The Chilean Tsunami

Atilio Boronñera’s regime – and I insist on “regime” because a government that represses with the brutality that everyone has seen cannot be considered democratic – faces the most serious popular threat ever faced by any government since the overthrow of Popular Unity on September 11, 1973. Ridiculous official explanations do not even convince those who divulge them; denouncements are heard about the vandalism of the demonstrators, or their criminal contempt for private property, or for peace and tranquility, not to mention the oblique allusions to the lethal influence of “castro-madurismo” in the unleashing of the protests that culminated in the declaration of the “state of emergency” by La Moneda, an absurd and fallacious argument previously used by the corrupt who today govern Ecuador and overwhelmingly denied by the facts.

The official stupor and that of the opposition sectors in solidarity with the economic-political model inherited from the dictatorship is completely unfounded, except for the anachronism of the opulent ruling partycracy (one of the best paid in the world), its incurable blindness or its complete isolation from the conditions in which millions of Chileans live -or survive. For a well-trained eye, if there is anything surprising, it is the effectiveness of the propaganda that for decades convinced its own and others of the excels virtues of the Chilean model. This was praised to the end by the main publicists of the empire in these latitudes: political scientists and academics of good thinking, operators and lobbyists disguised as journalists, or colonial intellectuals, such as Mario Vargas Llosa, who in a recent article mercilessly whipped the existing or budding “populisms” that afflict the region while exalting Chile’s progress “in giant steps”.1] For well-thinking opinion experts, this country is the happy culmination of a double transit: from dictatorship to democracy and from the interventionist economy to a market economy. The first is not true, the second is true, with an aggravating factor: in very few countries has capitalism destroyed the fundamental rights of the person as in Chile, turning them into expensive merchandise only within the reach of a minority. Water, health, education, social security, transport, housing, mineral wealth, forests and the sea coast were voraciously appropriated by friends of the regime during Pinochet’s dictatorship and with renewed impetus in the supposed “democracy” that succeeded him.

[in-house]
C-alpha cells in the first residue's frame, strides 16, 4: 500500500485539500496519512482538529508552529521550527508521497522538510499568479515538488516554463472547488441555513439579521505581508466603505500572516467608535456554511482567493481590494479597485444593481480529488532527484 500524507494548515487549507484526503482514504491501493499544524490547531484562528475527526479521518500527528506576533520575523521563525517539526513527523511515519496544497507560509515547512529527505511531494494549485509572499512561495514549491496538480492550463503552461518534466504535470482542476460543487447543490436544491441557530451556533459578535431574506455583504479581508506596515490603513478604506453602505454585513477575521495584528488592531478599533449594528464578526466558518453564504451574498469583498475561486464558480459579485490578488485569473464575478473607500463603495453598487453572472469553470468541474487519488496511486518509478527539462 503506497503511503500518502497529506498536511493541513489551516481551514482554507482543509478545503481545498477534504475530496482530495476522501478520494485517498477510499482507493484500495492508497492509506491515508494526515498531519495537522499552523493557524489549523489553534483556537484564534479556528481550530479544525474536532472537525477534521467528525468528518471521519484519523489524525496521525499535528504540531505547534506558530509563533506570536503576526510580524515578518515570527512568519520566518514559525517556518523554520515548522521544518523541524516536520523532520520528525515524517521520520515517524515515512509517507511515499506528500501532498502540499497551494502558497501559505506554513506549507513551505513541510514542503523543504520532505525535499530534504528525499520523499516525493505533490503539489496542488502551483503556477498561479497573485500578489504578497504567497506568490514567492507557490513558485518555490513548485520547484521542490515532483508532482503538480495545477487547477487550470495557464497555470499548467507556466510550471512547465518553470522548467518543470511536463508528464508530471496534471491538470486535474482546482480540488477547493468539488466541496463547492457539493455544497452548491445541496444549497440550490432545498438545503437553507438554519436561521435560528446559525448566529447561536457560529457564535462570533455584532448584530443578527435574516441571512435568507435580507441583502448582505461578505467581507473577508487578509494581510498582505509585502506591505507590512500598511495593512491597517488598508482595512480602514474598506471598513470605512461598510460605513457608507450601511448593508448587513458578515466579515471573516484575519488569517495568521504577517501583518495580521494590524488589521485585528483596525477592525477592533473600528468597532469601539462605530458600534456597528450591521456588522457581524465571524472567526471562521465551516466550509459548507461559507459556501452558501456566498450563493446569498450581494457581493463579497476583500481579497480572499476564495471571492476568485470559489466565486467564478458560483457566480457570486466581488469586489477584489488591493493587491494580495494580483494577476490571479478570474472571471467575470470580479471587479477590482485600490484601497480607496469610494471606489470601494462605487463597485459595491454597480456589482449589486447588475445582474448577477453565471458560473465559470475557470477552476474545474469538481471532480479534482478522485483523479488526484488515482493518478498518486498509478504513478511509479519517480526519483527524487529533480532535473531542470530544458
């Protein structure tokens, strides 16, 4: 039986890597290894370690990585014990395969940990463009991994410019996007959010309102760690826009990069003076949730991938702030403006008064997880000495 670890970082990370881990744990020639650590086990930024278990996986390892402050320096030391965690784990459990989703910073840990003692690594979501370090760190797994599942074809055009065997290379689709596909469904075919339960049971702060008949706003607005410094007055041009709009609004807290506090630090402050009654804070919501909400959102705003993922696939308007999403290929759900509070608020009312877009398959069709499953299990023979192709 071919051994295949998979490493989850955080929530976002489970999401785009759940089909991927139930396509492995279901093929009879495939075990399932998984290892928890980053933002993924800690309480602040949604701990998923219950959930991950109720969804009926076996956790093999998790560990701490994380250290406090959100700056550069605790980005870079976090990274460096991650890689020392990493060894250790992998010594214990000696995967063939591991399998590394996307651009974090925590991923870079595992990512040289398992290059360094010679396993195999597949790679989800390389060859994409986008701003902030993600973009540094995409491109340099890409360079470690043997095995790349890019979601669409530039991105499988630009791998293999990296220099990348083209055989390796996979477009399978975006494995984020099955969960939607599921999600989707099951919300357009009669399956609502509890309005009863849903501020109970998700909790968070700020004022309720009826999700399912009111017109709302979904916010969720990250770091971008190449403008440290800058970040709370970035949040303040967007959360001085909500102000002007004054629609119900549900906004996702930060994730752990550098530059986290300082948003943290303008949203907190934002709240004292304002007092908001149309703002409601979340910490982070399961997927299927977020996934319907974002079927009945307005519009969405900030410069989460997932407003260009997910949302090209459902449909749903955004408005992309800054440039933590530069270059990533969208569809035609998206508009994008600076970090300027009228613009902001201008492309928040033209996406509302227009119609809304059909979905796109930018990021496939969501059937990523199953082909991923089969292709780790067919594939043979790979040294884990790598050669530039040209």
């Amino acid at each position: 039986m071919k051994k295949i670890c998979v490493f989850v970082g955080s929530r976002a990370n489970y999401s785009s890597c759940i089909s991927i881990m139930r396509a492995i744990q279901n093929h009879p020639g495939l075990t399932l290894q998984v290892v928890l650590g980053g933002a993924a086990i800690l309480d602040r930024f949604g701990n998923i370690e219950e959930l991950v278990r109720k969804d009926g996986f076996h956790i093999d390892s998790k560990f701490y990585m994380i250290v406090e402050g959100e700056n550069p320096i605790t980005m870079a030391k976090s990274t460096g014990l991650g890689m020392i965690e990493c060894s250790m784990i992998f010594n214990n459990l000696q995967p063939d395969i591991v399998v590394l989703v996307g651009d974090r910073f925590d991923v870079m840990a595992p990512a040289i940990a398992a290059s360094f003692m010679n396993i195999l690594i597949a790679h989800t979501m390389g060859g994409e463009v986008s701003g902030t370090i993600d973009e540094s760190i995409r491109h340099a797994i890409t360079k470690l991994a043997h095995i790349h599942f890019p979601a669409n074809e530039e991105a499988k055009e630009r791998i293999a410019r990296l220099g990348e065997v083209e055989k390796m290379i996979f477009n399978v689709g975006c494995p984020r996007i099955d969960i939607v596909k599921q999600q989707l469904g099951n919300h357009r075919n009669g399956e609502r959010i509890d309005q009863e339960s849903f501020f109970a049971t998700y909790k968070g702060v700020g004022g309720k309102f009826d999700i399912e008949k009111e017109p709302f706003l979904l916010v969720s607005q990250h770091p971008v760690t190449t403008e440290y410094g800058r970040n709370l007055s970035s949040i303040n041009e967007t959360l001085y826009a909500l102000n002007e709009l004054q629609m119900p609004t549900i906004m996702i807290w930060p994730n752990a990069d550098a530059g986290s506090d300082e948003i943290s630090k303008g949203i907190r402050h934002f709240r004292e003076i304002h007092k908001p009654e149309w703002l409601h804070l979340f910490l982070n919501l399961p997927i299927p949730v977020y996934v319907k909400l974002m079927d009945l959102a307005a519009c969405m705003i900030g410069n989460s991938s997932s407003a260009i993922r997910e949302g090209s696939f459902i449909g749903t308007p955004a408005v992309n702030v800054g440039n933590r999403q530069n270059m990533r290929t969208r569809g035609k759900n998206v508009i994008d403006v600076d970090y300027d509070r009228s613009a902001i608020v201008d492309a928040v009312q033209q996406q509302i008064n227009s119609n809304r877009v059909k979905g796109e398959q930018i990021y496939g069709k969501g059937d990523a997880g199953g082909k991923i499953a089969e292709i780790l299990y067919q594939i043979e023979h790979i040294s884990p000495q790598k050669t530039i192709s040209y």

The consequence of this cruel and inhuman market fundamentalism was that Chile became the country with the largest household indebtedness in Latin America, the product of the infinite privatization already mentioned, which obliges Chileans to pay for everything and to get infinitely indebted with the money expropriated from their wages and salaries by the financial piranhas who manage the pension funds. According to a study by the Fundación Sol, “more than half of salaried workers cannot lift an average family out of poverty,” and the distribution of income, says a recent World Bank study, places Chile alongside Rwanda as one of the eight most unequal countries in the world. Finally, ECLAC found in its latest study on the social issue in Latin America that the richest 1 percent of Chile appropriates 26.5 percent of national income while the poorest 50 percent of households access only 2.1 percent of it. 2] Is this the model to imitate?

In short: in Chile an explosive combination of a free market and a completely delegitimized democracy is synthesized. It degenerated into a plutocracy that, until a few days ago – but no more – was prospering in the face of the resignation, demoralization and apathy of the citizenry, cleverly deceived by the media oligarchy, a partner of the ruling class. A warning sign of social discontent was that more than half of the population (53.3 percent) of voting age did not even bother to go to the polls in the first round of the 2017 presidential election. Although in the ballot the abstention decreased by 51 percent, Sebastián Piñera was elected by only 26.4 percent of registered voters. So only about one in four citizens felt represented by him. Today that figure must be much lower and in a climate where neoliberalism is everywhere harassed by social protests. The climate of the time has changed, and not only in Latin America. Their false promises are no longer credible and the people are rebelling: some, like in Argentina, evicting their spokespersons from the government through the electoral mechanism, and others trying with enormous mobilizations – Chile, Ecuador, Haiti, Honduras – to put an end to an insanely unjust, inhumane and predatory project. It is true: there is an “end of cycle” in the region. But not, as some postulated, that of progressivism but that of neoliberalism, which can only be sustained, and not for long, by brutal repression.


1] See “Retorno a la barbarie”, El País, 31 August 2019.

2] The data of the Sol Foundation are collected in the article by Nicolás Bravo Sepúlveda for the digital newspaper El Mostrador . The original source is at Data on inequality can be found in a World Bank report: “Taking on inequality” (Washington: 2016).

Translation by Internationalist 360°